Denise Belfon Speaks Up

Denise Belfon on Stage

Denise Belfon Speaks Up – Says Carnival As A Product Must Be Perfected

Each year Denise Belfon- known best as ‘Saucy Wow’, creates a stir with her stage show and not to mention the lyrics she usually concocts. This year is no different and as Trinidad and Tobago’s carnival heats up, the wining queen as she has been called, is readying herself to please audiences across the country more than ever before.

The semi finals of the International Groovy and Power Soca Monarch competitions take place on Sunday, February 9th at the Arima Velodrome and Belfon, having secured her space in the Groovy leg of the competition, is promising to bring it like never before. Many who’ve seen Saucy’s performances will agree that Denise never fails to truly entertain, often spicing up her show with unique gyrating techniques. To indicate that there will be more to experience is certainly a big announcement but even with that on her mind, Denise Belfon says she is a bit concerned about the festival that she loves so much- the festival touted across the world by Trinbagonians as the greatest show on earth. “Each year we encounter the same problems and as a society, we talk about it and we lament, but this year I’ve found myself wondering if we will ever get it right or if, like the steelpan, some other country will come and swoop it out from underneath us,” said Belfon. She says she is baffled by the inability of the powers that be at the various carnival foundations, to simply get it right.

Personally, Denise says she isn’t directly affected by the problems that face the carnival industry but as a key player in the business of carnival- an artiste, Belfon says she is indirectly affected and is saddened that Trinidad and Tobago’s annual show that calls for millions from across the world to visit local shores, still cannot be of the world class standard that it truly should be. ” Each year we hear band leaders complaining about the carnival route. Each year there are issues with the allocation of monies for various shows and competitions and carnival still doesn’t have a permanent home so much like a roving tent, the stage at the Queen’s Park Savannah and all the infrastructure they erect each year for the event, has to be broken down at the end of the season,” she emphasized.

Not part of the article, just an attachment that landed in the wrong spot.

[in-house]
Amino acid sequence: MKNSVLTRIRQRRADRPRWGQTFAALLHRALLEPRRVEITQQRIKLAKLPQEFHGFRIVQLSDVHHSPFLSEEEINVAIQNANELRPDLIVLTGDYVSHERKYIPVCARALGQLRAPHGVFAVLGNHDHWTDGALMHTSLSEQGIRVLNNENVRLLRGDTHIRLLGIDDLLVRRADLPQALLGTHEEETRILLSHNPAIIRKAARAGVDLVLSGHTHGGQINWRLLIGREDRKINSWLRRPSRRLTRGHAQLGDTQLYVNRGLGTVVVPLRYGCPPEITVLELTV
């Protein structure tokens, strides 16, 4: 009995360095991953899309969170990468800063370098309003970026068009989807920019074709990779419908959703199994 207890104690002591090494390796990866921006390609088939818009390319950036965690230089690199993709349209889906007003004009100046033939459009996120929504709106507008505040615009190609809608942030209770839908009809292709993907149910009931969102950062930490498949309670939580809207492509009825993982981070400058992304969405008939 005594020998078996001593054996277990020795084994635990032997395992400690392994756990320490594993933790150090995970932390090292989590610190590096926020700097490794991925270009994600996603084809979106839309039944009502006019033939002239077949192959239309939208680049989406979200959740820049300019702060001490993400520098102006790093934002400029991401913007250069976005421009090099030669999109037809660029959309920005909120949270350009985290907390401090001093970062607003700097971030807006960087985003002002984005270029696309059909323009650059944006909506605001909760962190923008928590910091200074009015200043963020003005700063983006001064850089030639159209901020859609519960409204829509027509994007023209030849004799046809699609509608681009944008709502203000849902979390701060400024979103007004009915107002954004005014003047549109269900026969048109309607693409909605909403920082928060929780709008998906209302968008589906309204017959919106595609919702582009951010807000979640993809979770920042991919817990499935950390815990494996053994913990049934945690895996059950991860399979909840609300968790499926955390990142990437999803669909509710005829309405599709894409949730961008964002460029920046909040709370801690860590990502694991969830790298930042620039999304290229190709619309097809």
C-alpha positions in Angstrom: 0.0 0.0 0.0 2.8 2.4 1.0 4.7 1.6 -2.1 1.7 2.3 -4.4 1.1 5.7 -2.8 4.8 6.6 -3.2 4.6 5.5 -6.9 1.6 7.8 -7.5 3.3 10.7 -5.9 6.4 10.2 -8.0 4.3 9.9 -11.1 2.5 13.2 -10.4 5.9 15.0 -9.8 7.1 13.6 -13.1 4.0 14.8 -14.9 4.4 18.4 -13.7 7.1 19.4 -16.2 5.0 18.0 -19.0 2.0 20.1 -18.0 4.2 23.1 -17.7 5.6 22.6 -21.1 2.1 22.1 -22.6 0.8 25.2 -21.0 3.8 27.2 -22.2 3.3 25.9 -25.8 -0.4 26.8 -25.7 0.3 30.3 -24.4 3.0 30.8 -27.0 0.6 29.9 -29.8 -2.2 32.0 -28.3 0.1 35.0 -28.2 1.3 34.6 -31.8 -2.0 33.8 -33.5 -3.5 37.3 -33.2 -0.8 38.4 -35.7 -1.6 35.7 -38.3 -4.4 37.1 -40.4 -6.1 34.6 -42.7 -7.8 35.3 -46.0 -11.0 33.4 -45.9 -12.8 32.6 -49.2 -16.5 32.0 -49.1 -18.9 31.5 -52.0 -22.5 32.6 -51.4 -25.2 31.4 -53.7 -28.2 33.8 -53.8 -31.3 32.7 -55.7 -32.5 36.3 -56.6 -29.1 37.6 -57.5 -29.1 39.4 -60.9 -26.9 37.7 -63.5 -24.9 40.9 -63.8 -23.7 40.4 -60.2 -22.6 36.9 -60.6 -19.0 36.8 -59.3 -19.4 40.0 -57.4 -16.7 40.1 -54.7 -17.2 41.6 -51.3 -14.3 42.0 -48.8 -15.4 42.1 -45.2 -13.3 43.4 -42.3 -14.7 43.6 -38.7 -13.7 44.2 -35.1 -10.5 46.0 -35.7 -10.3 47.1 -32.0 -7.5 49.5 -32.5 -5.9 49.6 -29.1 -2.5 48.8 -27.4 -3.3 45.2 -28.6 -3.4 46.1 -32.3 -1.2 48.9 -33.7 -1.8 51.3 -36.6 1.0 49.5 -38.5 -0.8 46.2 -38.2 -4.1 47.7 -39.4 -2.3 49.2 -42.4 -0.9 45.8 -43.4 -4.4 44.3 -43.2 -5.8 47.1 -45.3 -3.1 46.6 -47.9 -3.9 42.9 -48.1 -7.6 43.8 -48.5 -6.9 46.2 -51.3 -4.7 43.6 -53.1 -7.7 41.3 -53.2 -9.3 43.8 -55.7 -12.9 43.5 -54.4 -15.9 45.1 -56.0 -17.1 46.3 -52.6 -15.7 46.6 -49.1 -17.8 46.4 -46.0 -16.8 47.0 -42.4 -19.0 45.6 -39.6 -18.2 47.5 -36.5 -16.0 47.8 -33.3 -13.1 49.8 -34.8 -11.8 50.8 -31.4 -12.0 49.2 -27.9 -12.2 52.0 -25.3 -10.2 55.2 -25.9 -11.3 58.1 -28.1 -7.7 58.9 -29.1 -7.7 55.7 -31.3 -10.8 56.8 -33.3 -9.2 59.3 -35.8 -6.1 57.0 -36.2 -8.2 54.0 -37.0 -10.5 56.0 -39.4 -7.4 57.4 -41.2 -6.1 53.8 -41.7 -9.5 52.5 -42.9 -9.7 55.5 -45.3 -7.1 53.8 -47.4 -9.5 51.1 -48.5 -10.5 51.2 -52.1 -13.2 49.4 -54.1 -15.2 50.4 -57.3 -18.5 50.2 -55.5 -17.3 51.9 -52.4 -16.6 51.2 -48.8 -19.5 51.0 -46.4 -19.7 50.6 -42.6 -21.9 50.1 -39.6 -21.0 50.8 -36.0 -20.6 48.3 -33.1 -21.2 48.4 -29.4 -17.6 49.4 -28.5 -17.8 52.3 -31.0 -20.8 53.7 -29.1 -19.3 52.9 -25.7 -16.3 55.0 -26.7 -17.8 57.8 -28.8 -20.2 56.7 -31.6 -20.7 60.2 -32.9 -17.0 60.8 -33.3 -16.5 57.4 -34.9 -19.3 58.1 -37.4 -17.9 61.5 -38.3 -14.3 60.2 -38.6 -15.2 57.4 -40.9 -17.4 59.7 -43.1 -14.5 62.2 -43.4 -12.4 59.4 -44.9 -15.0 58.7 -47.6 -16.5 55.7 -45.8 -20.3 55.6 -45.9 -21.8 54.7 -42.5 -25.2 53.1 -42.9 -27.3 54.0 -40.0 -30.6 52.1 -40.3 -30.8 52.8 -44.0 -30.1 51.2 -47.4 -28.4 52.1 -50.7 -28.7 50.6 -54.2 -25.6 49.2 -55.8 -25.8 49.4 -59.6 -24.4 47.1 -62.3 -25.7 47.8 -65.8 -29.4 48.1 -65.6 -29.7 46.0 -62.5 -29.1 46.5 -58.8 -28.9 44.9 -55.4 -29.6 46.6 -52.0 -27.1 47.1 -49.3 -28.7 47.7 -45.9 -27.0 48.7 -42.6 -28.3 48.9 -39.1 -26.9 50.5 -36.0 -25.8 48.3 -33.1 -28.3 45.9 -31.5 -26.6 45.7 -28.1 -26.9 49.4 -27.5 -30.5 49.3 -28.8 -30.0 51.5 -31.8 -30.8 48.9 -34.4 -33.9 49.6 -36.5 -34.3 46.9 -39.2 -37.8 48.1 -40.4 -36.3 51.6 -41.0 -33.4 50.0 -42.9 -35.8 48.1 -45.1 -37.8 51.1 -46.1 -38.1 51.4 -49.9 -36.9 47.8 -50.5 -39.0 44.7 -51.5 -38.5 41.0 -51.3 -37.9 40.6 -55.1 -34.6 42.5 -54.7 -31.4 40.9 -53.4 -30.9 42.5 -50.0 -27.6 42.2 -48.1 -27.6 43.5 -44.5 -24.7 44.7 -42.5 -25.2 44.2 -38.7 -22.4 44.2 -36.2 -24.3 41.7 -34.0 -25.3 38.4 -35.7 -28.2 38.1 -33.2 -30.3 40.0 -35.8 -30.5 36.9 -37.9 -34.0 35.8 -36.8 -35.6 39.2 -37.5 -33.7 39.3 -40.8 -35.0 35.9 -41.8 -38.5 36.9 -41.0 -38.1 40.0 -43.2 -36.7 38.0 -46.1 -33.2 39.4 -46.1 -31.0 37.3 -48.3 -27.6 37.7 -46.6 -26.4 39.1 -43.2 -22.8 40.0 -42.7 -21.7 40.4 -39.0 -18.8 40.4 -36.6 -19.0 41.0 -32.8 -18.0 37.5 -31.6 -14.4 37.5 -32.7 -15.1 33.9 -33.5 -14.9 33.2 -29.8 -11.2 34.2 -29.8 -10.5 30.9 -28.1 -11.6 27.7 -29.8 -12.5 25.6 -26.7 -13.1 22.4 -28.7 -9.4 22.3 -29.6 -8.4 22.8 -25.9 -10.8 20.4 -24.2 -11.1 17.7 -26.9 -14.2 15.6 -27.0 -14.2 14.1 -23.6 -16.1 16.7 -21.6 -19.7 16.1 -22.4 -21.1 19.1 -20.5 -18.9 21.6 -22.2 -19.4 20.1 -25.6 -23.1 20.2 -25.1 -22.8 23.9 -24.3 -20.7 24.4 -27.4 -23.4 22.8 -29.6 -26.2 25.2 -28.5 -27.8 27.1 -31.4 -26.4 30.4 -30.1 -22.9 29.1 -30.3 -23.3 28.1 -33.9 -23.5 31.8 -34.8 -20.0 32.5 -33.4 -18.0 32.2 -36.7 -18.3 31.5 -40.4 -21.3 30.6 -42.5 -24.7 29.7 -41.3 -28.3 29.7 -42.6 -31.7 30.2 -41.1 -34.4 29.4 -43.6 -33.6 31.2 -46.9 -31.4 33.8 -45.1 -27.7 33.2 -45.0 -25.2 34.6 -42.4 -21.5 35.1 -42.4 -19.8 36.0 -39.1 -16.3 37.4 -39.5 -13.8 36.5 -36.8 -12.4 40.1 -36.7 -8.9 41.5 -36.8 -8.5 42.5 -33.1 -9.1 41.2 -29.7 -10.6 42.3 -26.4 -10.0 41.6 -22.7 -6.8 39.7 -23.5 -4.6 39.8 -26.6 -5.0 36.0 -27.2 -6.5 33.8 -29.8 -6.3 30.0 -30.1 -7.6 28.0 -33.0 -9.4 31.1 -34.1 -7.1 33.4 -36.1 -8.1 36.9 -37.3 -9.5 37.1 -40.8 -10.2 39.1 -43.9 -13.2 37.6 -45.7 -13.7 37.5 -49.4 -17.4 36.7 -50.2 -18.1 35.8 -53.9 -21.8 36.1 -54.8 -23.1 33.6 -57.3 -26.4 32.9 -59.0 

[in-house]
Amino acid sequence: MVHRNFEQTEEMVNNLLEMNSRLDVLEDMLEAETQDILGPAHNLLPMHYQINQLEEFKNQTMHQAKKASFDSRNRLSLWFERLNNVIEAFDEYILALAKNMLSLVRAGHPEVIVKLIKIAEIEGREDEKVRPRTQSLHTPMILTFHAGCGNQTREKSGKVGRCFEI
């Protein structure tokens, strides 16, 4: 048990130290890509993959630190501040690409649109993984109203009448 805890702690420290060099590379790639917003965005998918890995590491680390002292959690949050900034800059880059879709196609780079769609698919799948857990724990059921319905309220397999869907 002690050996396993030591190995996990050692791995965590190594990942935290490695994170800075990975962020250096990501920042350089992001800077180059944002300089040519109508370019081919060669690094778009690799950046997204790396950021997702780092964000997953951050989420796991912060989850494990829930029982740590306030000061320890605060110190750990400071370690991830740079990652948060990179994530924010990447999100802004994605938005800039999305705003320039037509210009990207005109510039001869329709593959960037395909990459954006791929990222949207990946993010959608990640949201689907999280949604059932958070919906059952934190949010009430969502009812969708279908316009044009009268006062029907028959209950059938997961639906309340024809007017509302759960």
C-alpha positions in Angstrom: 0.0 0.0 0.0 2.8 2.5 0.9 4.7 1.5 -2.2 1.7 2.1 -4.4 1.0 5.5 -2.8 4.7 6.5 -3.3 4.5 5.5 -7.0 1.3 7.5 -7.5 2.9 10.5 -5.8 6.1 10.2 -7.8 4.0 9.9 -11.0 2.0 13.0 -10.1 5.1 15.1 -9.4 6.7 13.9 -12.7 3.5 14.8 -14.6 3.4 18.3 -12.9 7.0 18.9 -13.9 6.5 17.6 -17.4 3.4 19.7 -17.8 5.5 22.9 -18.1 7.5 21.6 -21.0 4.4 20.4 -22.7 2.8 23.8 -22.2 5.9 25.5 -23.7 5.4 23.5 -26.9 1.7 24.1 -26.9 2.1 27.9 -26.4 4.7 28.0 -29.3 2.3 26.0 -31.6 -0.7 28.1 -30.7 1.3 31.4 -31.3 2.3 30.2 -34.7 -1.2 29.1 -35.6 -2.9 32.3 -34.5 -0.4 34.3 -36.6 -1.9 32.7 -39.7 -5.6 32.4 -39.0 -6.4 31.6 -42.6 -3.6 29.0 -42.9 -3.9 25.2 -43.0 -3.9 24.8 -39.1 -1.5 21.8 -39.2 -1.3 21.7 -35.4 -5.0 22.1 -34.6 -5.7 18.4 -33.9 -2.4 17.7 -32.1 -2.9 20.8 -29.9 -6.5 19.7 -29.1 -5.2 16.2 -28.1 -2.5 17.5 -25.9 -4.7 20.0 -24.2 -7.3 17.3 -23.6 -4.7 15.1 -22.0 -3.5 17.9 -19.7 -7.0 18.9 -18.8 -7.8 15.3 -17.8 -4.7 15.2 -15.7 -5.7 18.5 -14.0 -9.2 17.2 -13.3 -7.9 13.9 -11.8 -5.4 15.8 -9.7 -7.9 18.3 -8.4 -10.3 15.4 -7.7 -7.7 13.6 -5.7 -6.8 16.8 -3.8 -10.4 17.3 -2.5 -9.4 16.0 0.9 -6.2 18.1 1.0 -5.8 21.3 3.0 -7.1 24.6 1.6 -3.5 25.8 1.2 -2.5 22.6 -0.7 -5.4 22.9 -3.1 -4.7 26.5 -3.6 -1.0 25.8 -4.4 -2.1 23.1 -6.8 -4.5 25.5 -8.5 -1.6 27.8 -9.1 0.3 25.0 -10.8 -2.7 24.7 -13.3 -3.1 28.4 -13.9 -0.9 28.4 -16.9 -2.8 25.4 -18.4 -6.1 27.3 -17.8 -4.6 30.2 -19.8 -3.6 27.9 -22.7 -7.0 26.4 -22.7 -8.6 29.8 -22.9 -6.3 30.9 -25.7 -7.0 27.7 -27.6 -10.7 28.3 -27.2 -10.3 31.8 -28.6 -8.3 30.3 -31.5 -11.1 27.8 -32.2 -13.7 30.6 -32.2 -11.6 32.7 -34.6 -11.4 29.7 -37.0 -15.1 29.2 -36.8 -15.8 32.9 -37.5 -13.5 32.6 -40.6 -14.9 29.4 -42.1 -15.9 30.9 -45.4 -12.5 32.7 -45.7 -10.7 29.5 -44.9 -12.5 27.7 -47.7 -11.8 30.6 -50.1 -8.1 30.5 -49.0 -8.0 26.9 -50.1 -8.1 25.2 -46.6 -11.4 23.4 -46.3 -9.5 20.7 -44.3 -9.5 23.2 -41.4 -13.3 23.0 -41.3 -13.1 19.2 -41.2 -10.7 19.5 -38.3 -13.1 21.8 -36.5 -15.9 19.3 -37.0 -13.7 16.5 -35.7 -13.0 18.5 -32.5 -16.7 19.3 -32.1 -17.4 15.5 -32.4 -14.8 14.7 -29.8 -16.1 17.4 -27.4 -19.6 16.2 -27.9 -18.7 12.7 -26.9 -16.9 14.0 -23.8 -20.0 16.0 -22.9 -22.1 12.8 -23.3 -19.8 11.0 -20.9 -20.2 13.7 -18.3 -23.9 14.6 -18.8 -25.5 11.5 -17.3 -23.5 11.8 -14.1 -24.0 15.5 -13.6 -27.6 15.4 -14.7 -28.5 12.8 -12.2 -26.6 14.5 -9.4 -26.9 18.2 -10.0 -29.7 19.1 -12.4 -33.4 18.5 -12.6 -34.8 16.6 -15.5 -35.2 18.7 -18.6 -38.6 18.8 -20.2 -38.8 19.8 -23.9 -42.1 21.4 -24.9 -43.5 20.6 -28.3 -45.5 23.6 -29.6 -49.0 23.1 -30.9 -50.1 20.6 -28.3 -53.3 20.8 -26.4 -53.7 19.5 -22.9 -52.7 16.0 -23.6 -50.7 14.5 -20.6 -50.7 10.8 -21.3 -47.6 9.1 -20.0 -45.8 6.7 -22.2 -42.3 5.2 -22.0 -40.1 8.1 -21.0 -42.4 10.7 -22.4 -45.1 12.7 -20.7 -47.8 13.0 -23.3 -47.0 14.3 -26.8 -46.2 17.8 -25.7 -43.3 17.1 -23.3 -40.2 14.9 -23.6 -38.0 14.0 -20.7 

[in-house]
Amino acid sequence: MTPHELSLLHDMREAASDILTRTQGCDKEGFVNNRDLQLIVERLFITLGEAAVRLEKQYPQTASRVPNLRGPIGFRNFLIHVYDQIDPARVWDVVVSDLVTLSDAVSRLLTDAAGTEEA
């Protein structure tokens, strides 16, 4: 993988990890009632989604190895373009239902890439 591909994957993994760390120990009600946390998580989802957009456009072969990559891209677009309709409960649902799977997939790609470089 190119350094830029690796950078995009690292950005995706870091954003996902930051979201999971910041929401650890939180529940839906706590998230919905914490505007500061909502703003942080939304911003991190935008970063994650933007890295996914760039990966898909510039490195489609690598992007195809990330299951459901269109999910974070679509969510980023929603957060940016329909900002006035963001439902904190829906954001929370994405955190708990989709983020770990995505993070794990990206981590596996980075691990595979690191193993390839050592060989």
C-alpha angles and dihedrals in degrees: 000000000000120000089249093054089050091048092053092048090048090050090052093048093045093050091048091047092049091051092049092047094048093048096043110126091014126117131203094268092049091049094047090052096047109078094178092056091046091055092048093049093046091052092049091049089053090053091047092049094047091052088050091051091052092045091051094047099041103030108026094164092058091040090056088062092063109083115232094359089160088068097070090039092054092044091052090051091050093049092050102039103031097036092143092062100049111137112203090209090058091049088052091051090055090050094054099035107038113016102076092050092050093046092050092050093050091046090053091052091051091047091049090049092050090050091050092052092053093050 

Despite often delivering performances filled with raunchy expressions, Denise Belfon’s thoughts are much more than meet the eye. She values the business that brings her an income- the business that has fed her family and taken her to destinations across the world. For the love of the business, she says she will continue to do her part in creating music to fill the carnival atmosphere, however she says it’s time for the business of carnival to be taken seriously. ” This is a product that is sold to the world annually. We all have a part to play and it would be nice if the entities that control the various aspects of Carnival would come together and structure things with a goal to implementing measures that would make T&T’s Carnival the world-class event it ought to be,” said Belfon.

On Sunday at the Arima Velodrome, Belfon performs in position number 28 with her African inspired carnival track, ‘Chuku Chuku.’

Exited to stand atop the stage amid the thousands that will gather, Belfon is aiming to make it to the top of the Groovy pack and is promising an A-class performance when her name is called. She especially thanks Super Industrial Services, her kind sponsors who have outfitted her with all that she requires to make Sunday a very special day indeed. To her fans and supporters, she says, ” Get ready!”